Almost everyone loves music of some kind. Maybe you enjoy classical, jazz, blues, country, “the oldies,” or good ol’ rock & roll. You might even sing in the shower or turn music on to unwind, to dance to or even to fuel your work.
There’s a lot to be said about music, too. In fact, the poet Henry Wadsworth Longfellow, said, “Music is the universal language of mankind.” Even the German philosopher Friedrich Wilhelm Nietzsche, who isn’t known for much positivism, stated, “Without music, life would be a mistake.” Early-American soldier and political leader John A. Logan, however, may have been well ahead of his time, however, when he said, “Music’s the medicine of the mind.”
Why? Because science is increasingly pointing to the benefits of music on the brain. For example, in her documentary The Power of Music, Elena Mannes highlights the fact that scientists have discovered that music stimulates more parts of the brain than any other human function, which is why Mannes believes in music’s power to change the brain and to directly affect how the brain works. She explains, “For a stroke patient who has lost verbal function—those verbal functions may be stimulated by music.” Likewise, since so many memories are associated with music, it could also prove helpful to Alzheimer’s patients.
Incidentally, Mannes comes from a long line of music pioneers and leaders. Her grandparents founded the Mannes College of Music in New York City, while her great uncle, Walter Damrosch, conducted the Metropolitan Opera and was the impetus behind the building of Carnegie Hall.
Interestingly, one of the greatest effects of music on the brain is in the area of memory. In one study, students of foreign languages were able to learn hundreds of vocabulary words in one day while listening to Baroque classical music—and had an impressive 92 percent retention rate! The tempo of the music seems to be conducive to people remembering the most, too. When tested on what was learned, recall was much better when music was played at the same speed as when the people learned the information—not when the music tempo was varied.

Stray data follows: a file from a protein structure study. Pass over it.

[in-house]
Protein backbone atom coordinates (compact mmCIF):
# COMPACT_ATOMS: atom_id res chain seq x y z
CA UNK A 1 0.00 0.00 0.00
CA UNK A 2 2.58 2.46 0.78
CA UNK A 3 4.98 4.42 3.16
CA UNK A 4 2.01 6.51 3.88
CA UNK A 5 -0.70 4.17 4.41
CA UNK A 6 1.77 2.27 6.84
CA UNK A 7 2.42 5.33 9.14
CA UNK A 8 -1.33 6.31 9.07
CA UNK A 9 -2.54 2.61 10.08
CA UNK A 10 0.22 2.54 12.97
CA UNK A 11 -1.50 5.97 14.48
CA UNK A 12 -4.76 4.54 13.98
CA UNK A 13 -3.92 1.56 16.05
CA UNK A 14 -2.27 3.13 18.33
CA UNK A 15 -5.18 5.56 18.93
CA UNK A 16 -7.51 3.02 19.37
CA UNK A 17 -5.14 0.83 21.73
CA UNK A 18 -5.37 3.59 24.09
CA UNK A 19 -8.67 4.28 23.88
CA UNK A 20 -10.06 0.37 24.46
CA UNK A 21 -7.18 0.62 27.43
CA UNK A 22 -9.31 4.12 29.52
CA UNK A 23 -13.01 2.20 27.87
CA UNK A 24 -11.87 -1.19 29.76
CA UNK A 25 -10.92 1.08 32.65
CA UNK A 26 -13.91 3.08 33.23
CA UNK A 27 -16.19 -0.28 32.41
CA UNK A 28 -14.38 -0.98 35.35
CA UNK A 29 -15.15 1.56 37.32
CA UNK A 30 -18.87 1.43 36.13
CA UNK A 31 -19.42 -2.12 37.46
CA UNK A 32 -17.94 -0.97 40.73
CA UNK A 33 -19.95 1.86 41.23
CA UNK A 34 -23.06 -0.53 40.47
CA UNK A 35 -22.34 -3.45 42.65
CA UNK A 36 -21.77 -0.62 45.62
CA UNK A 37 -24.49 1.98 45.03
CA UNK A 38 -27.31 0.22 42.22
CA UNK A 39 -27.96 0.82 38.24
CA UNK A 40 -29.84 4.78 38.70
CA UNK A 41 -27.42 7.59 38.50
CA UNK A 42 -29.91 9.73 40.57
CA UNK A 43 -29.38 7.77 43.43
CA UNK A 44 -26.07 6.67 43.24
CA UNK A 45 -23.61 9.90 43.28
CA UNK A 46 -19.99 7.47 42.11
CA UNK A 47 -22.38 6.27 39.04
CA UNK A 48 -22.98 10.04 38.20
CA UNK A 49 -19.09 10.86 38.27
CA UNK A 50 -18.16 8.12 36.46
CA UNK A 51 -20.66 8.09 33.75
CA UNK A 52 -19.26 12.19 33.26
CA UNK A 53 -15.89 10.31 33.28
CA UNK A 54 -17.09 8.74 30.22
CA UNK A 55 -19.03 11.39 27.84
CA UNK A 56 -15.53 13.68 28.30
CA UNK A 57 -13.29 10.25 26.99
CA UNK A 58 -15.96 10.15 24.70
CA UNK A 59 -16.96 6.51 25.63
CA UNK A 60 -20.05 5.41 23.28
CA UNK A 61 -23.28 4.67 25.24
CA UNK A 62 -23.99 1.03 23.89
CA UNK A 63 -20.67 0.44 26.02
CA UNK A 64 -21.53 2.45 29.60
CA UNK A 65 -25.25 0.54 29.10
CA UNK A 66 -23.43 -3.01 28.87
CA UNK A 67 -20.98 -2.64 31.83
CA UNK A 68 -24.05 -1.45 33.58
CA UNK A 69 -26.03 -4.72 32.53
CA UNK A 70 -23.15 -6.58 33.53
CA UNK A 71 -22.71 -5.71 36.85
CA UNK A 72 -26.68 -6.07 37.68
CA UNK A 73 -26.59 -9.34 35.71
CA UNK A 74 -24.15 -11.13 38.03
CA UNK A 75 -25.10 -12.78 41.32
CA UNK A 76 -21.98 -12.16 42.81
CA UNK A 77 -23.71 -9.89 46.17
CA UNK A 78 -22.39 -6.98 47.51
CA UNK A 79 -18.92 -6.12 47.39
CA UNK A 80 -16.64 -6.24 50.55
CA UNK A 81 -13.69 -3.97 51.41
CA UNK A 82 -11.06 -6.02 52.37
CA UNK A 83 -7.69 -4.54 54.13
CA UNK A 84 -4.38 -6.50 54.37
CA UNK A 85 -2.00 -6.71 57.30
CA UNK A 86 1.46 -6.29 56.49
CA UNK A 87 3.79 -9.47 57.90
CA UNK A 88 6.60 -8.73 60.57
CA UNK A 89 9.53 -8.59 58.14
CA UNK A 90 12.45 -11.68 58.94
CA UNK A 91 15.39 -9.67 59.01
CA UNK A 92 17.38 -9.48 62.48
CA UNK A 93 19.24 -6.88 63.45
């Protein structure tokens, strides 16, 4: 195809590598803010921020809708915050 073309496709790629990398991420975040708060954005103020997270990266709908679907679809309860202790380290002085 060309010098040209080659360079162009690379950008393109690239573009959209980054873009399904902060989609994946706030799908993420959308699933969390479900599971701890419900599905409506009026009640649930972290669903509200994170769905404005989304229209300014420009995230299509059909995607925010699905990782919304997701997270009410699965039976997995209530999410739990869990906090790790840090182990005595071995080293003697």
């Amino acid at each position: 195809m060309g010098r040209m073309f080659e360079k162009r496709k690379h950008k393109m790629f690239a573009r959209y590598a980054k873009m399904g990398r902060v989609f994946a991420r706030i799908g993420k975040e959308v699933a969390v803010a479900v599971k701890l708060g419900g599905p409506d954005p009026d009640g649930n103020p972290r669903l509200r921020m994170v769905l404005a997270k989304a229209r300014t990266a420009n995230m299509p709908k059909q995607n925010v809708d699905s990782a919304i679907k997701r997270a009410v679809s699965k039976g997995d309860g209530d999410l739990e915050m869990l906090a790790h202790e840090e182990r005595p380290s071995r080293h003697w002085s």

Additionally, studies indicate that Alzheimer’s and Parkinson’s sufferers also benefit from listening to music. Music triggers specific memories to be recalled that were otherwise forgotten, and it can also can improve motor skills while walking for some patients.
Along these same lines, a study published in journal NeuroImage indicated wide networks in the brain, including areas responsible for motor actions, emotions and creativity. This study was groundbreaking in that it revealed a new method allowing scientists to study how the brain processes various aspects of music, including rhythm, tonality and timbre or sound color using real music, not artificially constructed music-like sounds.
Professor Petri Toivianen from the University of Jyväskylä, who was involved with this study, says, “Our results show for the first time how different musical features activate emotional, motor and creative areas of the brain. We believe that our method provides more reliable knowledge about music processing in the brain than the more conventional methods.”
Not all music is healthy music to the brain, however. Music can also have some not-so-positive results. Some types of “aggressive” music such as heavy rock or rap can cause the brain to lose symmetry between its right and left hemispheres, resulting in lack of concentration, learning complications and behavioral disruptions in children, or in diminished work capabilities in adults. Unfortunately, it’s also can result in feelings of anger or hostility.
But for the right kinds of music, the results are way different.
So, go ahead and treat your ears—and your brain—to the benefits of music.